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Common Carnivore Tracks and Scat identification

Field identification of wildlife tracks and Scats is a rangers speciality, over time one gets acquainted and familiarized with the various animal tracks, this is one unique skill that is quite handy to every ranger because being aware of your surrounding is optimal for survival.

By interpreting tracks and signs in an area, you can piece together a record of recent visitors and events. For instance, if you come across a recent kill site there is so much information on the ground; approach tracks of a predator, jumping sprints, deep tracks left by the antelope in its bid to escape, blood spots on the sand, a drag mark leading to the bushes for concealment.

Fresh Lion tracks

It would be easy to walk straight past the scene, but a careful observer could easily piece together a vivid picture that is as fascinating as witnessing the kill itself, the stories read on the ground are sometimes amusing or dramatic and add greatly to your understanding of the animals’ behaviour of the particular area

I have taken visitors on bush walks in the various conservancies and parks that I have worked in and it’s quite fascinating how astonished they get on realizing how easily we read the footprints on the ground and tell which animals we are on their tracks, categorizing the various scats we come across, and how various animals differ in browse selection and preference of plant species. But that’s a story for another day.

I would like to walk you through how to identify common Carnivore Tracks and Scats, a breakdown that is simple to be comprehended by anyone from an ecologist, hiker, outdoors fan,wildlife/ natural resource student, conservationist, safari guide and if you live close to any conservation area then be very keen to understand how to tell which carnivore visits you farm at night to prey on your livestock in the event you need to fill up a compensation form.

One of the best pointers to tell apart a Lion and leopard track from a hyena and cheetah track other than size and location found is that Lions and leopards have retractile claws “the claws only come out when hunting” unlike for the hyenas and cheetas that are always out.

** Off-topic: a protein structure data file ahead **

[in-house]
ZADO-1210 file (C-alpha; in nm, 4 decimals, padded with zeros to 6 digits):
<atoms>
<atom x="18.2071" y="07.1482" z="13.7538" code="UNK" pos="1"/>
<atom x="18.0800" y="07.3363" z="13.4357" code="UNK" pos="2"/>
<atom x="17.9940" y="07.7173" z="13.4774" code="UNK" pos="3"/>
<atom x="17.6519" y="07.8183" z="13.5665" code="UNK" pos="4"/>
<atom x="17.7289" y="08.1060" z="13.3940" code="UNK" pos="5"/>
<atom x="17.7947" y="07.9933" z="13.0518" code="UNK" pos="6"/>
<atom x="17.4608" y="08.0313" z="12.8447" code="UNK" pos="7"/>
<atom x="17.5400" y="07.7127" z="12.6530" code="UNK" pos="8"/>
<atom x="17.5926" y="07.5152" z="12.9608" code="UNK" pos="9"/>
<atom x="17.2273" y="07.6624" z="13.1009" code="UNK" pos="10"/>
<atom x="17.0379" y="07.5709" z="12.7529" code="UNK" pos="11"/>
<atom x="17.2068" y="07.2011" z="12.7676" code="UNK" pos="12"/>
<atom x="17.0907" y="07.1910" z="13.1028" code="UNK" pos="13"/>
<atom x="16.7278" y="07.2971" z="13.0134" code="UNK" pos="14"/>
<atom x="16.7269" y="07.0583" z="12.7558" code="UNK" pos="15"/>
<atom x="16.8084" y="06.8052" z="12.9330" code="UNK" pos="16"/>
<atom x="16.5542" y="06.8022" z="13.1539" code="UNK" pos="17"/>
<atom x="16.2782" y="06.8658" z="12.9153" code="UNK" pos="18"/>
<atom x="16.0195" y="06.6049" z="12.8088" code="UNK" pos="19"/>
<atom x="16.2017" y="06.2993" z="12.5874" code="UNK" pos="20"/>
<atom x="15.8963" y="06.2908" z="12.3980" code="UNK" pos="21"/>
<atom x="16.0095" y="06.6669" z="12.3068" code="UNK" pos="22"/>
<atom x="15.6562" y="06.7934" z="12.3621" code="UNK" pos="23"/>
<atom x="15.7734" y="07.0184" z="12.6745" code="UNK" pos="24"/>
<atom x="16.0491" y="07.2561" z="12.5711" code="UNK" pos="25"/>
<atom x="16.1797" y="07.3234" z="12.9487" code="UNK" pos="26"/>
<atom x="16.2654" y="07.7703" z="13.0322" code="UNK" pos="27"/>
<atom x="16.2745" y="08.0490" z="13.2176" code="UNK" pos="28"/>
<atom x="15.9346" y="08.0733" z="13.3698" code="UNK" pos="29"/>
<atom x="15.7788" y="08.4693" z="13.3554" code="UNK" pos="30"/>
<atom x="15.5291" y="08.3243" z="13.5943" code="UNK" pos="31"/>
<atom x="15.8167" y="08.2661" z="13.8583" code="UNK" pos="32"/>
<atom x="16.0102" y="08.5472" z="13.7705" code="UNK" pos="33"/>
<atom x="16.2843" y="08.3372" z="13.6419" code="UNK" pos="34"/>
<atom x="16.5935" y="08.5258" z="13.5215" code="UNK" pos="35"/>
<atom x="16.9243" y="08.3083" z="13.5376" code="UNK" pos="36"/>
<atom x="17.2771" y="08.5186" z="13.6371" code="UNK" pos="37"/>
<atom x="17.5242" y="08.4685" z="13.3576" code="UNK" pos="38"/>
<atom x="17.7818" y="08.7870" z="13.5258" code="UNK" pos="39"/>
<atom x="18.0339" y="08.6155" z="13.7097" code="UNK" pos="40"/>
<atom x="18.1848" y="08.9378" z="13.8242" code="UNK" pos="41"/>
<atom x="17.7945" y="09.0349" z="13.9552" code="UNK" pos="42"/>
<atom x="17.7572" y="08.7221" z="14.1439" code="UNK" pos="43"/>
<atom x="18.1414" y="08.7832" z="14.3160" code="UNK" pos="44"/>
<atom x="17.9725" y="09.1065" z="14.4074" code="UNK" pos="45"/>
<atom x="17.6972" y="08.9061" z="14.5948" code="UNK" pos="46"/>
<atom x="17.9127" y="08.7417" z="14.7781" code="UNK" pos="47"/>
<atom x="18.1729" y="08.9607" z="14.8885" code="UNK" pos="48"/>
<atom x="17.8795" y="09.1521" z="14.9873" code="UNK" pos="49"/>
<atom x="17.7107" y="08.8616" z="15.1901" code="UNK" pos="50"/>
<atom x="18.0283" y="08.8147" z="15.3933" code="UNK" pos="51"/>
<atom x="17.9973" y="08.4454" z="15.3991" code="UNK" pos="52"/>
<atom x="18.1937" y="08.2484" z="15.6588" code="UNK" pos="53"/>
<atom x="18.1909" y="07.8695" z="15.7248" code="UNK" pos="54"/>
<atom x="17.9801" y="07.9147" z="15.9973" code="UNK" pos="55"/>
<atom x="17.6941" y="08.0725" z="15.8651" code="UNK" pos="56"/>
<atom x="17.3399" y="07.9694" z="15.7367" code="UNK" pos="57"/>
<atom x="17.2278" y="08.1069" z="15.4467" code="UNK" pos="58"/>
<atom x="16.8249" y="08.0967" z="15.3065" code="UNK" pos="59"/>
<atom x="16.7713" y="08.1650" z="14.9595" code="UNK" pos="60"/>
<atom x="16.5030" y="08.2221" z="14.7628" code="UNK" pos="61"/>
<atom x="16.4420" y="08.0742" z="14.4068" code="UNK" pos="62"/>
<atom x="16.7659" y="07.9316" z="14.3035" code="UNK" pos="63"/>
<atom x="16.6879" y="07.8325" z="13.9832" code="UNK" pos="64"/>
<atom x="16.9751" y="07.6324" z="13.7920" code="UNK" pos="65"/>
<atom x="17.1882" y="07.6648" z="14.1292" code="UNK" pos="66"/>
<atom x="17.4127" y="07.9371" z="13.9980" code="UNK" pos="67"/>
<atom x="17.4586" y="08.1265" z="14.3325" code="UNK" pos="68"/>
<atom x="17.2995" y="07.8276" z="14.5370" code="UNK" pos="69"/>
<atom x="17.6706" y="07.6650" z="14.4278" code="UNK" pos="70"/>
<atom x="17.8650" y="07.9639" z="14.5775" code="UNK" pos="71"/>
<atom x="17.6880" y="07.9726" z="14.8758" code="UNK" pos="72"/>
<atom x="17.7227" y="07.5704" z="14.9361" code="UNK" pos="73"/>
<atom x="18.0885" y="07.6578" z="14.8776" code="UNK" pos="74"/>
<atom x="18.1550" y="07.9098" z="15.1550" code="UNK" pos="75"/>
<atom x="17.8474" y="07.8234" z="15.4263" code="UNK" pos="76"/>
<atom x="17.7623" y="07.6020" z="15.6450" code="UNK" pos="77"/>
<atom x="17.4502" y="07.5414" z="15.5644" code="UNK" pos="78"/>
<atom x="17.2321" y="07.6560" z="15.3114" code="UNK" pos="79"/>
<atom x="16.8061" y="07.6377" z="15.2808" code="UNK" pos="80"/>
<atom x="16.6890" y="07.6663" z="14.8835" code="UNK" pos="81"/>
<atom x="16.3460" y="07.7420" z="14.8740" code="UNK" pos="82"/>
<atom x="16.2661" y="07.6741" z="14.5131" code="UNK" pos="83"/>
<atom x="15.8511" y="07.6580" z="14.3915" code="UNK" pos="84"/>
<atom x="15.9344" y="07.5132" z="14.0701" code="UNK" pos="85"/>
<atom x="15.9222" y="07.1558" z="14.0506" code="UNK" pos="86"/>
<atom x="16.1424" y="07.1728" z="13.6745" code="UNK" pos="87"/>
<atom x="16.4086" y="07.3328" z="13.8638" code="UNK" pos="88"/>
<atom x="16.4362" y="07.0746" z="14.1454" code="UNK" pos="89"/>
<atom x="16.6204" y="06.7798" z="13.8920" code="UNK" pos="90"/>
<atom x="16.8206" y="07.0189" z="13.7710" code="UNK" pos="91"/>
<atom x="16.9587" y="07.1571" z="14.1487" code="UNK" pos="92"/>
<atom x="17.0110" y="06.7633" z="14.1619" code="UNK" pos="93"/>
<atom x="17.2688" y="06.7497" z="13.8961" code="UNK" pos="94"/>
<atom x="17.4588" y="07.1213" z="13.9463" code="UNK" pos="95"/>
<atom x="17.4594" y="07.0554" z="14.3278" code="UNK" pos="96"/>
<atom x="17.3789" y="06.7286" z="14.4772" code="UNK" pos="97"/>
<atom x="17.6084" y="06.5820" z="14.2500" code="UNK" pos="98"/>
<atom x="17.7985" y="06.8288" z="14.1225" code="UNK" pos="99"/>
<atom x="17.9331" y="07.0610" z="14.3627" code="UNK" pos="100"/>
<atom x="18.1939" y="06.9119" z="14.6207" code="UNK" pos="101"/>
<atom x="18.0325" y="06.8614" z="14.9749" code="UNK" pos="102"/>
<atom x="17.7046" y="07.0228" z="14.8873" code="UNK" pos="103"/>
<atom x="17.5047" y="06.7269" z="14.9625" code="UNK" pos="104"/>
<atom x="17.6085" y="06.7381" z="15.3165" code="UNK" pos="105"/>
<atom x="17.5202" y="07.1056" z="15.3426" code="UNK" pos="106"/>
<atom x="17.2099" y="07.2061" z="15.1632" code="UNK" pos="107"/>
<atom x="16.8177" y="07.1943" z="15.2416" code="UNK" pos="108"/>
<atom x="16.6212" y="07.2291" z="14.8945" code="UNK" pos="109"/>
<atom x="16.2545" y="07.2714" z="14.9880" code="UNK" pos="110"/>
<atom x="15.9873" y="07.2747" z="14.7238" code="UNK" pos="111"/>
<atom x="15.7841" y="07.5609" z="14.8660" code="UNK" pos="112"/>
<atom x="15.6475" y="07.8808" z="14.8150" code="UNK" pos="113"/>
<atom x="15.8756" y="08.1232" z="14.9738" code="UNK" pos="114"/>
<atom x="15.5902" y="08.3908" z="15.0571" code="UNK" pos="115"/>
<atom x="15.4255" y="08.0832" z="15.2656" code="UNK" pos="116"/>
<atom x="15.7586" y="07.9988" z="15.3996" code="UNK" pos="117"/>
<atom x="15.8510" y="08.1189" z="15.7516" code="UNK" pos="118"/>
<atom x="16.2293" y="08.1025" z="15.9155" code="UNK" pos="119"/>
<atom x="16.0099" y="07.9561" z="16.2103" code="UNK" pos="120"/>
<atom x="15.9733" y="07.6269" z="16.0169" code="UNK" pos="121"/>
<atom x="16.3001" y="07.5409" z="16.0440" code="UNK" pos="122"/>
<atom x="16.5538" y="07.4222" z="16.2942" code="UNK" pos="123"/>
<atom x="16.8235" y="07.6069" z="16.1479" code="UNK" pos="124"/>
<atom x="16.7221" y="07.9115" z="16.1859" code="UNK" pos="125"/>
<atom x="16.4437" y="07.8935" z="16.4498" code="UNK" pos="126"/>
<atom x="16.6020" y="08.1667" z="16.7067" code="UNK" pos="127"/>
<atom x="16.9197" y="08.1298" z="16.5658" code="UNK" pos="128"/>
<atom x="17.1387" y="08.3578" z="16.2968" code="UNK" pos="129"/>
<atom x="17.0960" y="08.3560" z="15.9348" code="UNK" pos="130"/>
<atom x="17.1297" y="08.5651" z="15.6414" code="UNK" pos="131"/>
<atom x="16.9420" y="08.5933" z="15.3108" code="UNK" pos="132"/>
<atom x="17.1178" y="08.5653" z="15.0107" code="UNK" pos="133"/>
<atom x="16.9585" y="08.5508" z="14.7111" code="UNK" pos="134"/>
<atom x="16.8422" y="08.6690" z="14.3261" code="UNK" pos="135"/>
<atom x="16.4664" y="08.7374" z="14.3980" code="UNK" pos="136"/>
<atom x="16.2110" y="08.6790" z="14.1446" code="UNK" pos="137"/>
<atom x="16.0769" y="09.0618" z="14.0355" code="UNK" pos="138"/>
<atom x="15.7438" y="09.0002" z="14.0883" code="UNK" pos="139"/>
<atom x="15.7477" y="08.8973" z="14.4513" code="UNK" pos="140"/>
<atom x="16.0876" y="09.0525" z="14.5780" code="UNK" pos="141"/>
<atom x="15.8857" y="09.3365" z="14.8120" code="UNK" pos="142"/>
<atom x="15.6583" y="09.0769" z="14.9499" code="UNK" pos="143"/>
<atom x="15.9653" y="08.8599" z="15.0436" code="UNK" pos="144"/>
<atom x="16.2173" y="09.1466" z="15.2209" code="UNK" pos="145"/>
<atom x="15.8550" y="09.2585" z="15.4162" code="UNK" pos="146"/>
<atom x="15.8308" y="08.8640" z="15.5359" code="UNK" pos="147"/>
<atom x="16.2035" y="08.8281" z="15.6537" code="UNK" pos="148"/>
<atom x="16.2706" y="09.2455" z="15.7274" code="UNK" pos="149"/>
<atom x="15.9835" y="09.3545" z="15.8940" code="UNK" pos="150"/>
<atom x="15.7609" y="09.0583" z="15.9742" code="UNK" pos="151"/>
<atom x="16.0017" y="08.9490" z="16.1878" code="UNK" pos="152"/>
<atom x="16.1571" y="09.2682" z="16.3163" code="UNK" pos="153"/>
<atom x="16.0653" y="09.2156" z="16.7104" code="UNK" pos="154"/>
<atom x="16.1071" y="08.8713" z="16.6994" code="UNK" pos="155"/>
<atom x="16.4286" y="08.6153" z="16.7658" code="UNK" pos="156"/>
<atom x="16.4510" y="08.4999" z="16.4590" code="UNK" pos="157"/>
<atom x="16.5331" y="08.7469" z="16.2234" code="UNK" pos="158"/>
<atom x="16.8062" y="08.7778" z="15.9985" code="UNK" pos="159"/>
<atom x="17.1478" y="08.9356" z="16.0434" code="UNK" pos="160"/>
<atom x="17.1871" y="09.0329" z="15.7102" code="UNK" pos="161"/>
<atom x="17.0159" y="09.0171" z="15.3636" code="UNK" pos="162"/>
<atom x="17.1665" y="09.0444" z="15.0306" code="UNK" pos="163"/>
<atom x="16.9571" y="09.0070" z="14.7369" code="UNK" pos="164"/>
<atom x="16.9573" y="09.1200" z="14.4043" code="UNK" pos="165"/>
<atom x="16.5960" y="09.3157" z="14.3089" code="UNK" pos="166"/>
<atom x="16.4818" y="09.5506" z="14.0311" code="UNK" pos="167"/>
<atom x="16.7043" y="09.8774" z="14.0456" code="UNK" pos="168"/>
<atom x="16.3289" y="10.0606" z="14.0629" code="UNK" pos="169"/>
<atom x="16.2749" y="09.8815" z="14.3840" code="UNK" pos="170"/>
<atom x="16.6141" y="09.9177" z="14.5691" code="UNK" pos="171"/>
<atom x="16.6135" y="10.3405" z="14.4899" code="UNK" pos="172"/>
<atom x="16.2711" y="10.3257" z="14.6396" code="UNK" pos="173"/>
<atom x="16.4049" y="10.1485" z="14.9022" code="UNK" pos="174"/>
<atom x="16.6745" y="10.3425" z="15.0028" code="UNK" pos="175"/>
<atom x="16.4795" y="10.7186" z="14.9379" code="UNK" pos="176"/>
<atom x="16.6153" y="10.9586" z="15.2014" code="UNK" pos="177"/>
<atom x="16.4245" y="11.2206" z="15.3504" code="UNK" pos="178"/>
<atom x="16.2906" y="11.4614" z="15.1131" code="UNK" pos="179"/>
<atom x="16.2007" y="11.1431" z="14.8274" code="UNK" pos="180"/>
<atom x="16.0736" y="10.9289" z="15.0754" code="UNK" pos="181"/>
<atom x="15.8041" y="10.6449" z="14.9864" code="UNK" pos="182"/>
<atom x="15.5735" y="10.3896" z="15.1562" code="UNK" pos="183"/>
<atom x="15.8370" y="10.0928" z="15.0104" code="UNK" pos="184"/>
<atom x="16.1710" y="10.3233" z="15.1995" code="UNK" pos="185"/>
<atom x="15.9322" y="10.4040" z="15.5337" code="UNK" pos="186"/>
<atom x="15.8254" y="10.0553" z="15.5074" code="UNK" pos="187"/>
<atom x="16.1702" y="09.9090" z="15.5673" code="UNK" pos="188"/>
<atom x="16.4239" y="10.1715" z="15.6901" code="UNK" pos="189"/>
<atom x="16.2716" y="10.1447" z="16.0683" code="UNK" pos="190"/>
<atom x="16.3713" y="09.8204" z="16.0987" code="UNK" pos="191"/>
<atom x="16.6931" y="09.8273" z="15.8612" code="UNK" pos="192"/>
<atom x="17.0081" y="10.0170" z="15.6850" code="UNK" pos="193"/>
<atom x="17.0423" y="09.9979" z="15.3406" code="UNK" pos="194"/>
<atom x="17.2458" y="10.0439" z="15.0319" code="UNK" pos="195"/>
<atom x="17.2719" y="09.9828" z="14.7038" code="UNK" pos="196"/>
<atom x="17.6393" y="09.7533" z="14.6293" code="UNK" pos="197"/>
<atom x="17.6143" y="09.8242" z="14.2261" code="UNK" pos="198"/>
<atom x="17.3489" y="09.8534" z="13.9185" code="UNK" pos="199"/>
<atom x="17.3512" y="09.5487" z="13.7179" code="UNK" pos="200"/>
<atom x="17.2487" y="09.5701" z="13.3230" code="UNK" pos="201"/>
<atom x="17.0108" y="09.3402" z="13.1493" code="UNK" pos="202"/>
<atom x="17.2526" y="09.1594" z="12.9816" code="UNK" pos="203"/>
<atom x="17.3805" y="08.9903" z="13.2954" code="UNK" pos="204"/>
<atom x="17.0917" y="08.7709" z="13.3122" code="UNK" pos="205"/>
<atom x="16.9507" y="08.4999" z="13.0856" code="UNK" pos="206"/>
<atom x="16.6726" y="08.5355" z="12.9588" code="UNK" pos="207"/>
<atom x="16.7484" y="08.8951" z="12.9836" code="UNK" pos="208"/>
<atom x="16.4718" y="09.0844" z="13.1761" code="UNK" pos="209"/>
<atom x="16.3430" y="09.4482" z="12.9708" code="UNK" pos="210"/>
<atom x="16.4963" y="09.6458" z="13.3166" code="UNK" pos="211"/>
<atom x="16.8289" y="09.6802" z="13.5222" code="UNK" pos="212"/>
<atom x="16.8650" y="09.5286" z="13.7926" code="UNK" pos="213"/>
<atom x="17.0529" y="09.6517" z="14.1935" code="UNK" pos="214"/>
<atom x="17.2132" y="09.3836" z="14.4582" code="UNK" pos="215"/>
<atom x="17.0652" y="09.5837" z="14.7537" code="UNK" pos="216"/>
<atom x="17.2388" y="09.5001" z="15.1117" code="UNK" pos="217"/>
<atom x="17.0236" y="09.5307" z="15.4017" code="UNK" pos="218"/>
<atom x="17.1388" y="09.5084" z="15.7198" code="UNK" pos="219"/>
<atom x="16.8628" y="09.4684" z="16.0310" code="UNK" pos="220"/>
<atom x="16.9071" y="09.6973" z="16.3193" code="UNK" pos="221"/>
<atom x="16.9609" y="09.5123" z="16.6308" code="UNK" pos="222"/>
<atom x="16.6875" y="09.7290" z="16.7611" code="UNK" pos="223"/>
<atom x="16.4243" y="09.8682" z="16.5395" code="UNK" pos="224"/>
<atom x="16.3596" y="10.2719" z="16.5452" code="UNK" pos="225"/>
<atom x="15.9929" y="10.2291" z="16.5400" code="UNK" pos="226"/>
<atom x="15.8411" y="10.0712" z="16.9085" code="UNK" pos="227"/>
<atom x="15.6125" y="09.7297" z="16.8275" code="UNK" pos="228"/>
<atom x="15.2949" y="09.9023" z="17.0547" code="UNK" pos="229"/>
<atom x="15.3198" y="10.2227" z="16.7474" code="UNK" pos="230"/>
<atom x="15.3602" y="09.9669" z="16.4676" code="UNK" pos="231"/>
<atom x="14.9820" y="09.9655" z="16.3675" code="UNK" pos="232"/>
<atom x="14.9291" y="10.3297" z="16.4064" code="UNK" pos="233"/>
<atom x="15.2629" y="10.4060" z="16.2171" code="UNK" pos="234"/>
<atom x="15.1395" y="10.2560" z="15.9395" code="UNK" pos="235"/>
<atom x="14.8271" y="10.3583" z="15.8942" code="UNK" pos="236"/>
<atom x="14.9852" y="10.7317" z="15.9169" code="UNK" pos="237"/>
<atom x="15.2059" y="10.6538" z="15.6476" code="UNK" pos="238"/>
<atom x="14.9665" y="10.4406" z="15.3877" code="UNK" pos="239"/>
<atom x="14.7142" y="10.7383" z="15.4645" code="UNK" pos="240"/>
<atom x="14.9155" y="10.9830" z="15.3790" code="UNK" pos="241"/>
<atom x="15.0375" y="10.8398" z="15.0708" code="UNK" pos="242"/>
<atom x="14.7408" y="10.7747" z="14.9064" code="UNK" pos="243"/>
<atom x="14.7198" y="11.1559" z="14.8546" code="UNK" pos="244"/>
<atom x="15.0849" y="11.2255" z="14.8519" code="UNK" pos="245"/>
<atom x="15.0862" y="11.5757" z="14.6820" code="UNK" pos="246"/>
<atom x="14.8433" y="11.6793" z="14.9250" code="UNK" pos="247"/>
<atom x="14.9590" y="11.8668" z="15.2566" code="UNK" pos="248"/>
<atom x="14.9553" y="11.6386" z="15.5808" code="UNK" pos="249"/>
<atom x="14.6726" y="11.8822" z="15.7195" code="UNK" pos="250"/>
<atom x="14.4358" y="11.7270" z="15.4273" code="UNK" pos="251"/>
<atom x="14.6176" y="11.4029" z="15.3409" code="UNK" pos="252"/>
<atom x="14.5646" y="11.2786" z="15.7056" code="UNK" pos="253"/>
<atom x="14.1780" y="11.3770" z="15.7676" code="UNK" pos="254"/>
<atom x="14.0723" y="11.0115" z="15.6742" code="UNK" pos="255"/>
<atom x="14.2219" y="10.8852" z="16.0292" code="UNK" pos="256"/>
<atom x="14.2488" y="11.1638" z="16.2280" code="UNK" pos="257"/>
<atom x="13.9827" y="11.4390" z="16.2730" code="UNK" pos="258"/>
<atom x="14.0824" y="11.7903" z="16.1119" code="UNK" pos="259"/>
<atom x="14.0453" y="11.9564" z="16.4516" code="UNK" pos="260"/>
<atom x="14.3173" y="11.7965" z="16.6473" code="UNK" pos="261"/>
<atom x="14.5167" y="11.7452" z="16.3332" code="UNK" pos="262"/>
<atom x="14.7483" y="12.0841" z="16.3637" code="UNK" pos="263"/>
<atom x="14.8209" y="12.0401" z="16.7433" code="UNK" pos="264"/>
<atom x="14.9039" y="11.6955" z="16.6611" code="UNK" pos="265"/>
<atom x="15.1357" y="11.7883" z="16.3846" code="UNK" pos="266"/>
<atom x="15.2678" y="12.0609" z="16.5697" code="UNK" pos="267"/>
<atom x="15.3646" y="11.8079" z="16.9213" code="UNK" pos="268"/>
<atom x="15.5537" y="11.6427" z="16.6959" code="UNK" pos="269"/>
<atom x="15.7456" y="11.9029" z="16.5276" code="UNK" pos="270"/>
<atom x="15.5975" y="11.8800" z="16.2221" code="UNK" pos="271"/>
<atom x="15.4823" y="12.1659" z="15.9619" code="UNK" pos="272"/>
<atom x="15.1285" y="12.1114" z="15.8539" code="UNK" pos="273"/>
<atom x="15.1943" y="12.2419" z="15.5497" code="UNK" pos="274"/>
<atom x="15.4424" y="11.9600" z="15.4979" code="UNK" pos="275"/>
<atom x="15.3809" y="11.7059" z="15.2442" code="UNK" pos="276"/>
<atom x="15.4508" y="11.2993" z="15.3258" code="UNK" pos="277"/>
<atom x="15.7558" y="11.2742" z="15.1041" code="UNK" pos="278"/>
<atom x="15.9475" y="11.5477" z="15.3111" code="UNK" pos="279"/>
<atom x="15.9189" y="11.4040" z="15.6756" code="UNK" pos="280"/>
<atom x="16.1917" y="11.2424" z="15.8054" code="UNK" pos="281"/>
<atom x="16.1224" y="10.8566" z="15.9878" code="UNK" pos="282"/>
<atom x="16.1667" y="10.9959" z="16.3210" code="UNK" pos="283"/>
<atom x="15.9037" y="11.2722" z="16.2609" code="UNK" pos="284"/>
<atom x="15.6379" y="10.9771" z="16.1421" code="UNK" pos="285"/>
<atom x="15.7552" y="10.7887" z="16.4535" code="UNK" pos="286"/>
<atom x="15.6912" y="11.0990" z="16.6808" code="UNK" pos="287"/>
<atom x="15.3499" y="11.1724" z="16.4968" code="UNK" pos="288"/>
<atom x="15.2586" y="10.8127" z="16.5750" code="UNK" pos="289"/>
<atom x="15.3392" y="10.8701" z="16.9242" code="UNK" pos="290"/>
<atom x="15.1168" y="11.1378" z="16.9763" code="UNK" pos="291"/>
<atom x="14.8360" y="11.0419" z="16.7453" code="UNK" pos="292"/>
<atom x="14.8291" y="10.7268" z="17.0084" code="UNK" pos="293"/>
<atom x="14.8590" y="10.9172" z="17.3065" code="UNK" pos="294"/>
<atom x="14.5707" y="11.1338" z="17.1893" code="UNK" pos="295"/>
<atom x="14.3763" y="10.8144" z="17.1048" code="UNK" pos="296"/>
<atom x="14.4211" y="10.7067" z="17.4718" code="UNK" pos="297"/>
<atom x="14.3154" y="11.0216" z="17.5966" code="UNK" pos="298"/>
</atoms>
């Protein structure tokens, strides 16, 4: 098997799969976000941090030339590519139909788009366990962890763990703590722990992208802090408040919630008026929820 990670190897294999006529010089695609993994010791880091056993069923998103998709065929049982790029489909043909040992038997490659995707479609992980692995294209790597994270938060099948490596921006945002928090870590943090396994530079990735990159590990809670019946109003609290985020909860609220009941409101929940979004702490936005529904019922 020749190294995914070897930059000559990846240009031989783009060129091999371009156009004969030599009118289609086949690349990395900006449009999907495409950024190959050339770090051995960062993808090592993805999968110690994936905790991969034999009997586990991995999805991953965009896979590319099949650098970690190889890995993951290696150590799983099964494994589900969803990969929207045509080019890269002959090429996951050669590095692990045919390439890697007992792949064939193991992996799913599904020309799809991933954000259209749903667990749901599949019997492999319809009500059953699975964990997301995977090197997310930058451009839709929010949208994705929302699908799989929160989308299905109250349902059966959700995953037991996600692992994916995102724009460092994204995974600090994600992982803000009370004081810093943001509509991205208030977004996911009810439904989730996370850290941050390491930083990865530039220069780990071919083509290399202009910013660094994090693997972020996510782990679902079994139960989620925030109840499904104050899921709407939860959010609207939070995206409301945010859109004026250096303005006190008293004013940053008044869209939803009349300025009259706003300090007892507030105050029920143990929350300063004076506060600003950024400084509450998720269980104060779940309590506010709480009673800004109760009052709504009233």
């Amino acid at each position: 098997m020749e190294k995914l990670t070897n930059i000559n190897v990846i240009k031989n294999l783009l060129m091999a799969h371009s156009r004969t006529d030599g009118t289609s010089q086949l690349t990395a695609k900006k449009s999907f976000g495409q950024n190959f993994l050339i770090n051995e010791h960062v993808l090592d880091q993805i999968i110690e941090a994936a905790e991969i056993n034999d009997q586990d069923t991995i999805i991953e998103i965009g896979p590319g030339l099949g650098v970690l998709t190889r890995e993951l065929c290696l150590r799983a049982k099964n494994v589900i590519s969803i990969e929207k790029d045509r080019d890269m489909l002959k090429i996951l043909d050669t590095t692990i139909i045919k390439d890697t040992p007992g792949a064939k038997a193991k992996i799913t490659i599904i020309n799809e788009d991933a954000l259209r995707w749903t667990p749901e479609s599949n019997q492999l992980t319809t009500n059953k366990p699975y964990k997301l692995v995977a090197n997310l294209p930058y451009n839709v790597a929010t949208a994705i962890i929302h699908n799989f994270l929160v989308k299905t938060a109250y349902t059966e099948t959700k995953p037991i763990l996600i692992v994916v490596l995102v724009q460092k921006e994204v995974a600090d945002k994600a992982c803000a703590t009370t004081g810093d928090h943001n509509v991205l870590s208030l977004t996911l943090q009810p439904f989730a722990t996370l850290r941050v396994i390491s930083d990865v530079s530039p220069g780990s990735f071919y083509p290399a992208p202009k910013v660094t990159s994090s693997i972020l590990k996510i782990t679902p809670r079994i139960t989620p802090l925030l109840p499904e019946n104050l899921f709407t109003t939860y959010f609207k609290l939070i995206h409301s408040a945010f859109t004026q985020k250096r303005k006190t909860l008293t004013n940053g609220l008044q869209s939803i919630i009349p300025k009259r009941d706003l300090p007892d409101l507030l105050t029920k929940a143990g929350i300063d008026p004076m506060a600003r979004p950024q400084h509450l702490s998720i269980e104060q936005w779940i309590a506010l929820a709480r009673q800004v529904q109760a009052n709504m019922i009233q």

AFRICAN LION

Lion Spoor

  • The hind tracks are narrow than front tracks.
  • Each foot has a single large pad with two indentations on posterior edge.
  • No claw marks show in tracksFront paw: Total length 110-130mmTotal width 90-125mm-Hind paw: Total length 105-125mmTotal width 80-115mmLion Scat

The average diameter of the droppings is usually greater than 40 mm

-May resemble those of spotted hyena though scattered at random and with great variation

-Droppings comprising mainly digested blood and flesh retain their dark colour but those containing a lot of calcium will whiten as they dry.

Spotted Hyena

Hyena Spoor

-Claws are blunt and show on tracks

-The front feet are larger than hind feet

-Main pad is large and its posterior edge

angled.

Front paw: Total length 90-105mm

Total width 90-105mm

Hind paw: Total length 80-95mm

Total width 75-85mm

Hyena Scat

Dropping are greenish when fresh and turns whitish when they dry this is because of considerable quantities of bones fragments that they consume

Jackal

Black-backed Jackal Spoor

-The front foot has a large triangular main pad.

-The two middle toes extend well beyond the outer toes.

-In the hind foot, the main pad is smaller than that of the front foot but the two middle toes also extend forward.

Black-backed Jackal Scat

– Produce sausage shaped droppings
-Droppings are greenish but turns white after several days.

LEOPARD

Leopard Spoor

-The hind track is elongated than the front

-Each foot has a single large pad with two indentations on posterior edge.